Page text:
The case is about a college student and self-styled rapper who suffers a difficult break-up with his girlfriend. In social media posts, he said she will “regret this day” and learn a new meaning of “unconscious.” One post ended with a series of skulls and winking emojis.
Free speech or prosecutable threat?
A simulated court hearing involving Palm Beach State College students is slated to become a video to help train judges nationwide in a program that aims to promote civil discourse in an era not always so civil.
PBSC is the first college to host the national initiative launched last year by U.S. District Court Judge Robin L. Rosenberg of West Palm Beach and U.S. District Judge Beth Bloom of Miami. At PBSC, Rosenberg worked with associate professor Phillip Mancusi, who teaches political science and American government.
Rosenberg presided over the 3.5 hour trial this week in a replica of a courtroom at the school’s Lake Worth campus, built to support its efforts to train students for public-safety and law-enforcement work.
“Nobody attacked each other personally or got out of hand,” Rosenberg noted at the end of the trial, addressing nearly 40 participants. “In fact, the students engaged each other using the civil discourse skills highlighted throughout the day. It was heartening to watch.”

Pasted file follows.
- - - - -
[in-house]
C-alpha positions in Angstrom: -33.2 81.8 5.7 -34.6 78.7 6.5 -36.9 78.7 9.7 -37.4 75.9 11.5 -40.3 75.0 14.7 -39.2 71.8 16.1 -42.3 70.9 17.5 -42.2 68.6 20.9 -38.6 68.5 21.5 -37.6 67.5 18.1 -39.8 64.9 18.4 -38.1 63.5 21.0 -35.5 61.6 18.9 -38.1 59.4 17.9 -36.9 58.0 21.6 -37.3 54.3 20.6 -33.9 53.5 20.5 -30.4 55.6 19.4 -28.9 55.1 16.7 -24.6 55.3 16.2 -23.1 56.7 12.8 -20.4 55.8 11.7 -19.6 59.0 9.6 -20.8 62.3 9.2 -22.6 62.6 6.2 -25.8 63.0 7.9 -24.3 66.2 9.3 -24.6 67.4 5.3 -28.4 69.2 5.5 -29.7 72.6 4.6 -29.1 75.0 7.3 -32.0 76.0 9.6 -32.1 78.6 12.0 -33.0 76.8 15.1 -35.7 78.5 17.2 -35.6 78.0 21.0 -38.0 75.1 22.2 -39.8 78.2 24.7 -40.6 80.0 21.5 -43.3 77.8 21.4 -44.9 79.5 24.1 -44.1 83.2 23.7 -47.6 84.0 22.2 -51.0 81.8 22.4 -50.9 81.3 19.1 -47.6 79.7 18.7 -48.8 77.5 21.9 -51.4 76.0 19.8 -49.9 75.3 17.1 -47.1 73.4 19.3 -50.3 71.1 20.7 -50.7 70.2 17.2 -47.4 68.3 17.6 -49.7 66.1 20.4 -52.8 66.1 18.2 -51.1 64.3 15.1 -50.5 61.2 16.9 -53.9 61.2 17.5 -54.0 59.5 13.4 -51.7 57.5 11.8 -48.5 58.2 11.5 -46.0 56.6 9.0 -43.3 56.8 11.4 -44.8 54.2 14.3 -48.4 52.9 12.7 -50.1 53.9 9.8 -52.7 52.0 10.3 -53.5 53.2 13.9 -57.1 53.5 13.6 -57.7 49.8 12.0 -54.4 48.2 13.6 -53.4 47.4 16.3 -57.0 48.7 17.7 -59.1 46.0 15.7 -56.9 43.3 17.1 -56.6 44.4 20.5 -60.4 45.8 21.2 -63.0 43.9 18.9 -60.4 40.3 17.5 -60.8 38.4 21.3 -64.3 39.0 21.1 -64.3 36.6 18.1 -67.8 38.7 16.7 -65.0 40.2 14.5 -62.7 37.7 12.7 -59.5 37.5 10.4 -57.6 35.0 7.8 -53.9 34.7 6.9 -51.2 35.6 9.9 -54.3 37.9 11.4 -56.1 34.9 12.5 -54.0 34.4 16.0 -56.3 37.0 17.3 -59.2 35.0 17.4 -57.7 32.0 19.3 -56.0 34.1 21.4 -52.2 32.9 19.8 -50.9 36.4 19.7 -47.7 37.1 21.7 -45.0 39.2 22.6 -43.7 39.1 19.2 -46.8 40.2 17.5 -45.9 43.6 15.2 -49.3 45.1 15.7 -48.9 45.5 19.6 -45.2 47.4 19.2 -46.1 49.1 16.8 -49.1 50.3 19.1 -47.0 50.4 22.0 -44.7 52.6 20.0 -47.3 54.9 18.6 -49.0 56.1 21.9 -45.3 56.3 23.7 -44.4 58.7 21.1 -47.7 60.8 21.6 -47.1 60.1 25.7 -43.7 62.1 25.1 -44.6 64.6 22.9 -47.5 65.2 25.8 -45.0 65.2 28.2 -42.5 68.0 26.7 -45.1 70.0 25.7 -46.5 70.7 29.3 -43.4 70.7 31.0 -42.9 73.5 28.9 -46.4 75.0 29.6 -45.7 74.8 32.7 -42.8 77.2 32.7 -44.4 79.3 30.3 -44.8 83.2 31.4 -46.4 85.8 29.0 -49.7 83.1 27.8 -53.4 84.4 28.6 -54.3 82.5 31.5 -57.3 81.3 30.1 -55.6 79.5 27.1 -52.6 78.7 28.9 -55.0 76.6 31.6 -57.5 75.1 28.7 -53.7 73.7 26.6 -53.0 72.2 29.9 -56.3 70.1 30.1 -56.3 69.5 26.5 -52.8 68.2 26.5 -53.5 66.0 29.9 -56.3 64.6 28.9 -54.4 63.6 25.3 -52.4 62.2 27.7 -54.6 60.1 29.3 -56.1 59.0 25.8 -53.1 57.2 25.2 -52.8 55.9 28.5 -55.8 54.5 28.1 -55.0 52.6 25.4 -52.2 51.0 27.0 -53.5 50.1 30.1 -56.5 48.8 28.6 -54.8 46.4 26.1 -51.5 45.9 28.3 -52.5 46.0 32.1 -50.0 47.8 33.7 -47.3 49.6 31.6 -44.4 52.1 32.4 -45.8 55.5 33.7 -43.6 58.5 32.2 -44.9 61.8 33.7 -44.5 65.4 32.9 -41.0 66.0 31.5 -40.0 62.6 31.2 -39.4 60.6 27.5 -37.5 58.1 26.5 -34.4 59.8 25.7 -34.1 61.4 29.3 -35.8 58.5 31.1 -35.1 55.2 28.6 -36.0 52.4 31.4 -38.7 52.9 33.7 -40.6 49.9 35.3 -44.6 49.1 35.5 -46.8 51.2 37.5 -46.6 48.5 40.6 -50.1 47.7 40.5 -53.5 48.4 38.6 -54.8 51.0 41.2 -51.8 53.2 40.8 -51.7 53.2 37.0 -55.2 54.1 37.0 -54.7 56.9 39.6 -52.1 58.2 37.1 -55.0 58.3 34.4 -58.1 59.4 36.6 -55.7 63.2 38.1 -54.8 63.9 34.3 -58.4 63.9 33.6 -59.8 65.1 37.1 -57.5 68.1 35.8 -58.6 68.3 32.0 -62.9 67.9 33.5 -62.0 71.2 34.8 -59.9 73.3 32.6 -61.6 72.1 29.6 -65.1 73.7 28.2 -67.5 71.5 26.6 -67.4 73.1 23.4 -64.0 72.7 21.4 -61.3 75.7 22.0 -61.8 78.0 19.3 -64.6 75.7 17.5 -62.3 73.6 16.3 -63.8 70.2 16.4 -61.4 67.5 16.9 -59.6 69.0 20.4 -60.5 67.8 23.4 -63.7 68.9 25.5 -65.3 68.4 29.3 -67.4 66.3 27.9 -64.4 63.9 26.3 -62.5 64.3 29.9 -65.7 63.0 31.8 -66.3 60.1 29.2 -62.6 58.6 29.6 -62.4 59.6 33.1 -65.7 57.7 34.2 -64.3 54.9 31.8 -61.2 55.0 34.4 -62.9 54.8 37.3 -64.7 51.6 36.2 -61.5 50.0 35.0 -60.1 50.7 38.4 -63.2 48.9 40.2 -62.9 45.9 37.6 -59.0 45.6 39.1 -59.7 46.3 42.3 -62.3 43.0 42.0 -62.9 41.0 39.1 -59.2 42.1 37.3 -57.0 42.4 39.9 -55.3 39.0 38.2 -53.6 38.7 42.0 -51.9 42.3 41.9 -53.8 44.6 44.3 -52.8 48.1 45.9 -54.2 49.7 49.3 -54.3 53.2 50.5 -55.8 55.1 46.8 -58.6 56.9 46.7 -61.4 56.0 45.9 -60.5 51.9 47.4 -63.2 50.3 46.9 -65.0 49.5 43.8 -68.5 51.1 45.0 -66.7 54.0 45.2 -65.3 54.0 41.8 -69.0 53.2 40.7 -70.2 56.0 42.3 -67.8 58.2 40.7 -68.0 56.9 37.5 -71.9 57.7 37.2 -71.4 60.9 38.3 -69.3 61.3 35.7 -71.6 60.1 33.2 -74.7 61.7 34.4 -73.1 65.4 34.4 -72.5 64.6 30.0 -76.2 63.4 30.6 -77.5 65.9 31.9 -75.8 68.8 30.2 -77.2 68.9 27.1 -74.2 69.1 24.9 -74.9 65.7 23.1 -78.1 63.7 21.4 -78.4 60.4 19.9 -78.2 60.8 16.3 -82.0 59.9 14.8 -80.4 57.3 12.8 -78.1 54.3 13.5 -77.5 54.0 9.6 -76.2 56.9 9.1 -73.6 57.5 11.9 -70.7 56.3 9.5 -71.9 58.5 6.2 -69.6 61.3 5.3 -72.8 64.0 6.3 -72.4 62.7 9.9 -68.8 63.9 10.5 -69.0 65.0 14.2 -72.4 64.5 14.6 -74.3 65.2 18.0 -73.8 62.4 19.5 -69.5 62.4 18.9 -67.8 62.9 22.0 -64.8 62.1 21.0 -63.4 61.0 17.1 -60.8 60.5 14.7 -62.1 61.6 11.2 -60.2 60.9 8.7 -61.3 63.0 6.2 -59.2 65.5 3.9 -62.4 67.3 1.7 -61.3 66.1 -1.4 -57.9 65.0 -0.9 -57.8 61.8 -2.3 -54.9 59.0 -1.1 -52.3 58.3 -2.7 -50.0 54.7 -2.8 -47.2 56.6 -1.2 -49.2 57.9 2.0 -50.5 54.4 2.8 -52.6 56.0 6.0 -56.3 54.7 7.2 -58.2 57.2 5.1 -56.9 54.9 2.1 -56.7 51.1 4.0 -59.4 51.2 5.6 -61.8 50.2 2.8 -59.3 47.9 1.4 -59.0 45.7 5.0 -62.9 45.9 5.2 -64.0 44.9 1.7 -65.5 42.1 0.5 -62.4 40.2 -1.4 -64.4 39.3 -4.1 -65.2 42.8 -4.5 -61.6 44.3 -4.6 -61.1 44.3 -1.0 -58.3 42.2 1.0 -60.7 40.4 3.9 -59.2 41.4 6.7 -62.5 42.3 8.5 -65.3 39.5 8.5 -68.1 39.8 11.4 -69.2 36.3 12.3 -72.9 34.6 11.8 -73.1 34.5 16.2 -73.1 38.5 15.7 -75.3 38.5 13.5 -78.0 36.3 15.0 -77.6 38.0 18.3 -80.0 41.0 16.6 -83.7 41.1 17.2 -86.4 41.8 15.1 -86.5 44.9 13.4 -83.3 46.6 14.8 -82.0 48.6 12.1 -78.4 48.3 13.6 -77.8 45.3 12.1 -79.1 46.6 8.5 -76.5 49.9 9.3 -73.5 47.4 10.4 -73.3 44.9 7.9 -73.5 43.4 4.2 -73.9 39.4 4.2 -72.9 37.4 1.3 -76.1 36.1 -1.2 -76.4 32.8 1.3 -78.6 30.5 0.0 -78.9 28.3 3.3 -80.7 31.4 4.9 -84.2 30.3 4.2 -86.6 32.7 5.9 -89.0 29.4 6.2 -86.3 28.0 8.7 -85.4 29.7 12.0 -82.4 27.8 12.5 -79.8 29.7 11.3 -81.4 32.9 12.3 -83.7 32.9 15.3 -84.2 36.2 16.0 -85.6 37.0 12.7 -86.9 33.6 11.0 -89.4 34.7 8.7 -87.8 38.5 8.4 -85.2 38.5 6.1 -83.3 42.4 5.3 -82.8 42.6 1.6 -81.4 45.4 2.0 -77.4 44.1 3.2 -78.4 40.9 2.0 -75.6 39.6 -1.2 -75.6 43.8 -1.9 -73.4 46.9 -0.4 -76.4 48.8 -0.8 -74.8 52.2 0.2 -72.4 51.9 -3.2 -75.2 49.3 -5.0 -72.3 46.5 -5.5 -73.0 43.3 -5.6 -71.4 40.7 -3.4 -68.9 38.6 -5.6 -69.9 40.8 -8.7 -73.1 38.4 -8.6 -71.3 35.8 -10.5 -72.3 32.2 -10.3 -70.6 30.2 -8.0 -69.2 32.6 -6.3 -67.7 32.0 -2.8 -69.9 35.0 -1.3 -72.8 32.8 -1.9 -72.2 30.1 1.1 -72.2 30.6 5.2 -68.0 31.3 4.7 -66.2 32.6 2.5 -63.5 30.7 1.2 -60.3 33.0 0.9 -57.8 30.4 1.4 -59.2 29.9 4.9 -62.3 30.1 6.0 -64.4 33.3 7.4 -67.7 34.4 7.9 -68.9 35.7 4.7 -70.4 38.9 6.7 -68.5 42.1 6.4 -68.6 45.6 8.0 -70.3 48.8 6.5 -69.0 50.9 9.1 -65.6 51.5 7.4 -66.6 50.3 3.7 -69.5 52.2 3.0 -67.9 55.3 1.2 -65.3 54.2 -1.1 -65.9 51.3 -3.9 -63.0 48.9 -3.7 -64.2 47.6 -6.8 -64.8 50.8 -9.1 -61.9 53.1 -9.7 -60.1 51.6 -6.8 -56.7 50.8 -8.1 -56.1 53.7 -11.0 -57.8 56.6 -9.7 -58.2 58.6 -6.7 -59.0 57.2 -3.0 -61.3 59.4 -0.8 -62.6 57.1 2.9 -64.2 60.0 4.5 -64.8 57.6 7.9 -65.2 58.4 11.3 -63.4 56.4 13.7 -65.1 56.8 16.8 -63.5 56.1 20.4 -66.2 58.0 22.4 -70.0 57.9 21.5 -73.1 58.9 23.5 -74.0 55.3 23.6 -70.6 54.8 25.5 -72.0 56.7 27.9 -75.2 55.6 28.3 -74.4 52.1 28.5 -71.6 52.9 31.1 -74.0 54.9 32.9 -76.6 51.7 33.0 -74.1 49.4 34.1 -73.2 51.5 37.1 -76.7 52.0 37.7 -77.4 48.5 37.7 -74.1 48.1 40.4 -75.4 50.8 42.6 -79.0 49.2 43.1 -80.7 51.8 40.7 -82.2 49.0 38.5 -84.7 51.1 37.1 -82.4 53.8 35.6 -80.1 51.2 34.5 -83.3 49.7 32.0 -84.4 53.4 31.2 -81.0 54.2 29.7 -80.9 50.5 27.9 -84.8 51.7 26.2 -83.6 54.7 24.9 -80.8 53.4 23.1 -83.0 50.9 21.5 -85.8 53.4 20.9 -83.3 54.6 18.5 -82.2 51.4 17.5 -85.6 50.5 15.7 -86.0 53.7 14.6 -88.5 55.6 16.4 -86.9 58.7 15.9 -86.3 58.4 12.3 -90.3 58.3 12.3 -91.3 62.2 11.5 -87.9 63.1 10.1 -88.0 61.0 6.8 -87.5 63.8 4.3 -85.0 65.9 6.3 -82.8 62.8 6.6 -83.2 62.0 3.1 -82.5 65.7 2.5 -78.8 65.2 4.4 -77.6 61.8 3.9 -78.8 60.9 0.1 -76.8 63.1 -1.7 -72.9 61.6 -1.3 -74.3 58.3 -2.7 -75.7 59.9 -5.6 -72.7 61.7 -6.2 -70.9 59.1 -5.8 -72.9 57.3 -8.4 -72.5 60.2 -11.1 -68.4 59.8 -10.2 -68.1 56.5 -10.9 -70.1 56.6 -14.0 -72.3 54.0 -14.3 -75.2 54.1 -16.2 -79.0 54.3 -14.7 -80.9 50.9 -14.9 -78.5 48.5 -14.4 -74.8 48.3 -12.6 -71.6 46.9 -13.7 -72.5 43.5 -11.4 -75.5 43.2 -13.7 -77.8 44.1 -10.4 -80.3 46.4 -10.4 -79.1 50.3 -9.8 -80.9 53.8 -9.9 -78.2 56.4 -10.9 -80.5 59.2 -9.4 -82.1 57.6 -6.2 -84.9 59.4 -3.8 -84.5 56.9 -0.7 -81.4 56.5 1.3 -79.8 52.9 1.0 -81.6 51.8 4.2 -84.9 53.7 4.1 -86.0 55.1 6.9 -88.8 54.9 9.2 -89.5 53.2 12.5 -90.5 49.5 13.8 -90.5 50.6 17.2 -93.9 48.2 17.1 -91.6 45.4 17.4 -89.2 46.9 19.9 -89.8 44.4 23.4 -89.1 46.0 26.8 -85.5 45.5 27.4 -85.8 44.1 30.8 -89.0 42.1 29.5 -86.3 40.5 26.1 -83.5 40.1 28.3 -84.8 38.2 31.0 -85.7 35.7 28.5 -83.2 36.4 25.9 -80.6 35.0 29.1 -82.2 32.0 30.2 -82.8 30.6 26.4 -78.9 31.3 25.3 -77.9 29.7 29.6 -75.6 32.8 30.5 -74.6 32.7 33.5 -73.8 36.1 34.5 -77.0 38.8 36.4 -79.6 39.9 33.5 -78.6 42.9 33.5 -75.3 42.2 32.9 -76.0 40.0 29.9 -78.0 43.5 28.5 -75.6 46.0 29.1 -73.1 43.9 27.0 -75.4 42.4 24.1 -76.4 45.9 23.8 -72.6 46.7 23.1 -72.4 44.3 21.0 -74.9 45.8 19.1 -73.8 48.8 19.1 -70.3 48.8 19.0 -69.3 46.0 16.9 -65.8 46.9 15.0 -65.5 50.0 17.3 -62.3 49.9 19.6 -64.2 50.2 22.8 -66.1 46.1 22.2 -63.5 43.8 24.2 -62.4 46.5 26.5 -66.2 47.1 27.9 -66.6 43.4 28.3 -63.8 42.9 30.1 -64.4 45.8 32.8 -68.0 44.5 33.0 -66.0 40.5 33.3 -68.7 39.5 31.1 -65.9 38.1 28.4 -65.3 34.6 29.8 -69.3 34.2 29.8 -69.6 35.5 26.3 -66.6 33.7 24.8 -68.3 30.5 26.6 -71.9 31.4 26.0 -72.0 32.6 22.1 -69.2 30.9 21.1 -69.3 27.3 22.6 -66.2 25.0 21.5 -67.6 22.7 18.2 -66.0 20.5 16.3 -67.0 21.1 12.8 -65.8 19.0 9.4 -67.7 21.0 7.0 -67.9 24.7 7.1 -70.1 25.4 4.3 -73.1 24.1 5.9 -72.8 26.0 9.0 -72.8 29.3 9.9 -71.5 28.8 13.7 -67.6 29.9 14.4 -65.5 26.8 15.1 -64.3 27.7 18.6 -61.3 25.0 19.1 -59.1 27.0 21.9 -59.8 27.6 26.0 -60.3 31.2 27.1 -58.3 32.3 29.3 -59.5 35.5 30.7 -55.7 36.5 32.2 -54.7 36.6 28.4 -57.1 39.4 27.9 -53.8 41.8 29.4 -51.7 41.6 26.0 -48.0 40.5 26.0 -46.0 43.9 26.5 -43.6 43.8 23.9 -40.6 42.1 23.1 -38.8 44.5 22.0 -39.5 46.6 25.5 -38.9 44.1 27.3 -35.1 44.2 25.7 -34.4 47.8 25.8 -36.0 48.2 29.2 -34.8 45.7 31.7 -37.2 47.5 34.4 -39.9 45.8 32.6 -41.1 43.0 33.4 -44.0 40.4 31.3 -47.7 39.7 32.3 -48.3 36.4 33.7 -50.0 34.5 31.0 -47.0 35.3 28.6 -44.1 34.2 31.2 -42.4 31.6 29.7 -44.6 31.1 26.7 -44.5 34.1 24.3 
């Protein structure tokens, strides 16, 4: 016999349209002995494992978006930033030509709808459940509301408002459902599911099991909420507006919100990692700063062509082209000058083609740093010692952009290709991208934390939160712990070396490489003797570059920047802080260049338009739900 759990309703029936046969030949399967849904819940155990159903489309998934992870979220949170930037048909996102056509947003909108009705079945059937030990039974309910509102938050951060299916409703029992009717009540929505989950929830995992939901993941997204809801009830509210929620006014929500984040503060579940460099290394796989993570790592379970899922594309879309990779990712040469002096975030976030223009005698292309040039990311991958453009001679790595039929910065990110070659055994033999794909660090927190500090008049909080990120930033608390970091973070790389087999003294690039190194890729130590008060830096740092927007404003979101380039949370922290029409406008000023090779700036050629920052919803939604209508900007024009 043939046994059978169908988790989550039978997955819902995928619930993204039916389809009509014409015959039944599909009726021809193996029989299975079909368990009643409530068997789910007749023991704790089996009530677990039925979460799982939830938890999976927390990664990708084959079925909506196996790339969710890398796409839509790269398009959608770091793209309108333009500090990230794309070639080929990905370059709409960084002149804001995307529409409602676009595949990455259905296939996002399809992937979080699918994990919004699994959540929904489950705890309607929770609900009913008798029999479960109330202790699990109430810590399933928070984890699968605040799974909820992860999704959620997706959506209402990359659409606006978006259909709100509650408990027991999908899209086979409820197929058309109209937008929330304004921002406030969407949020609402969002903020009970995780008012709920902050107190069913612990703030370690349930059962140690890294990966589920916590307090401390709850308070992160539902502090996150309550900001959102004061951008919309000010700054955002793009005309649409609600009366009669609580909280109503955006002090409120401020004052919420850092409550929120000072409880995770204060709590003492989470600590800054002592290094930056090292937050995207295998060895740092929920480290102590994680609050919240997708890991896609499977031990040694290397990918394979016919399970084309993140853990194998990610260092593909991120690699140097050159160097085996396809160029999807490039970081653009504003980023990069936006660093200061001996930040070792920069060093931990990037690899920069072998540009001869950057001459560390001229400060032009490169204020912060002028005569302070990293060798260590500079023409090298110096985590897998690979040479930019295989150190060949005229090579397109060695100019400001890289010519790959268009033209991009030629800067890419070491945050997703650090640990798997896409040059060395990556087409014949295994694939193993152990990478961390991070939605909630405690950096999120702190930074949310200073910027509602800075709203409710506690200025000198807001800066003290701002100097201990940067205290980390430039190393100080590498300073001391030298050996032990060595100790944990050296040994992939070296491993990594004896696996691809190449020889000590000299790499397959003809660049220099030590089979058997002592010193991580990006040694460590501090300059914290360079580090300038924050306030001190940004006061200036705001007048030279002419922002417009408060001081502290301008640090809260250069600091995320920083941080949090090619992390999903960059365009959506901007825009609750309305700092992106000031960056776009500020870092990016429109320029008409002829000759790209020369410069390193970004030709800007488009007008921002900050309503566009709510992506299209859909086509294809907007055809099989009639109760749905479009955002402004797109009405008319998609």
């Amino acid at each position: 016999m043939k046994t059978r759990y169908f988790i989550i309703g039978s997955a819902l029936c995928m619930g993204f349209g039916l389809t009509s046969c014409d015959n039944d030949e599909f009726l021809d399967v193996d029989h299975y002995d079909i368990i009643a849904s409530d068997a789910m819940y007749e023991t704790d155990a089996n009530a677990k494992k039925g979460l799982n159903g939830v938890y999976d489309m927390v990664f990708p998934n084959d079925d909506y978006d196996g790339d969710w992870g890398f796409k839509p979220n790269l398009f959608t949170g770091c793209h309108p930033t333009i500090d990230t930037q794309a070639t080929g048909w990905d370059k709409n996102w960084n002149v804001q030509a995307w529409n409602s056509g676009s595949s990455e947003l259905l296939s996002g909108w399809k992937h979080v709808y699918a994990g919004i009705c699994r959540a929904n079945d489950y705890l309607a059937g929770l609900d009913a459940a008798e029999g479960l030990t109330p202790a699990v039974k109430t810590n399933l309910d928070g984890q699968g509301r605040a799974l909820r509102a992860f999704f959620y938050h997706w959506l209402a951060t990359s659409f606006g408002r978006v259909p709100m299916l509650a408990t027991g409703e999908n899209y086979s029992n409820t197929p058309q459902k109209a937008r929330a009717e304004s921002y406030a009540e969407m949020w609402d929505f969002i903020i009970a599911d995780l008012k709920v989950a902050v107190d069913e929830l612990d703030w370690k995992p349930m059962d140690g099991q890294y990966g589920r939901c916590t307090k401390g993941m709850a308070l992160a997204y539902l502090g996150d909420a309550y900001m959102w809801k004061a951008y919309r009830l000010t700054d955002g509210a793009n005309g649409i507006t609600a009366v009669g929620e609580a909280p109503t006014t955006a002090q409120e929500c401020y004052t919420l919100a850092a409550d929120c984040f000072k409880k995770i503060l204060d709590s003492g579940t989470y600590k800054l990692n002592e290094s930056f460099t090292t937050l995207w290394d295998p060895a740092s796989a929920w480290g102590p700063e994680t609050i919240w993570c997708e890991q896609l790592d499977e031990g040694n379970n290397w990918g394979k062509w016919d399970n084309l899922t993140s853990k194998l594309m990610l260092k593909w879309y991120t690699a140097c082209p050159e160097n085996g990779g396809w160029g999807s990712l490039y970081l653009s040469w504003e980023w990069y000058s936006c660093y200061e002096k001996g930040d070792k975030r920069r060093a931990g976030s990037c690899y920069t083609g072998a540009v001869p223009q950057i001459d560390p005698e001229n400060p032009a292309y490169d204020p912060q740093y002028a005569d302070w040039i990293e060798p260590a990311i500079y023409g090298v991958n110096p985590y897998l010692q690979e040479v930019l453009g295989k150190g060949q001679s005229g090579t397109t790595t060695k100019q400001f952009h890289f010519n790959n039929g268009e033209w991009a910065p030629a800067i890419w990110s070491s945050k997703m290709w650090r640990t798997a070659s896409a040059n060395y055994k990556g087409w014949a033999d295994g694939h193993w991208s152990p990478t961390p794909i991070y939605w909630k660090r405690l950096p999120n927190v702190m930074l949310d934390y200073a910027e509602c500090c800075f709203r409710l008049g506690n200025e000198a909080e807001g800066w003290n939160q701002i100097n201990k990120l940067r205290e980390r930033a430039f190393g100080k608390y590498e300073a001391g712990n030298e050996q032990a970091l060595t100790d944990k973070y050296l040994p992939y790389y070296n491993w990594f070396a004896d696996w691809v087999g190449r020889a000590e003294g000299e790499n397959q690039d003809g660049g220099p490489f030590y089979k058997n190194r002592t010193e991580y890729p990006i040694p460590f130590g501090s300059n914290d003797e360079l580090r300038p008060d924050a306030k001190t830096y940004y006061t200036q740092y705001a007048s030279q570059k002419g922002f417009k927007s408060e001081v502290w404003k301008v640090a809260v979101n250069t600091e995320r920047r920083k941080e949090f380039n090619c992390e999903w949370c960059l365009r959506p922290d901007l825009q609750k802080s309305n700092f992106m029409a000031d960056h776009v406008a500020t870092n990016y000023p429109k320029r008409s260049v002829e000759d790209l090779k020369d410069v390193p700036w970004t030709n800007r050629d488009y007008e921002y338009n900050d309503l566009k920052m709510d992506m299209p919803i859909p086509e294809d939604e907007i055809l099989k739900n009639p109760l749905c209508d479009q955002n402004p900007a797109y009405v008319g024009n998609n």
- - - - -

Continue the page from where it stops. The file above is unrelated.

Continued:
Federal judges in the Southern District of Florida and lawyers from local chapters of the Federal Bar Association and county bar associations kicked off the initiative with high school students in courtrooms in West Palm Beach, Fort Pierce, Fort Lauderdale and Miami. Federal courts are offering the program to students across the country.
The fictional case probed issues in a real 2015 U.S. Supreme Court case, Elonis vs. U.S. Aspiring rapper Anthony Elonis argued what prosecutors called threats against his ex-wife and others were merely a form of artistic expression, sometimes parodying other videos. He was sentenced to 44 months in prison, but the U.S. Supreme Court reversed lower courts and sent the case back.
The case involves standards of what constitutes a true threat: Is it what a “reasonable person” would find threatening, or should it require proof the defendant meant what he said literally?
Symbols including winking emojis “clearly mean the threat was not meant to be taken seriously,” argued one of the PBSC students playing the role of defense attorney in Lake Worth, Hunter Schulz.
Just look at those skulls, said Elle Firpo, another student playing a government lawyer: “If reasonable people construe a statement as a threat, then it may be prosecuted as a threat.”
Other students served as a jury. Their verdict? Evenly split. One female juror said she uses skull emojis frequently to express things that are not intended as a threat or reference to literal death. A common meaning, according to online compilers of such things: This hangover makes me feel like death.
To Learn More
Visit a website about the Civil Discourse and Difficult Decisions initiative: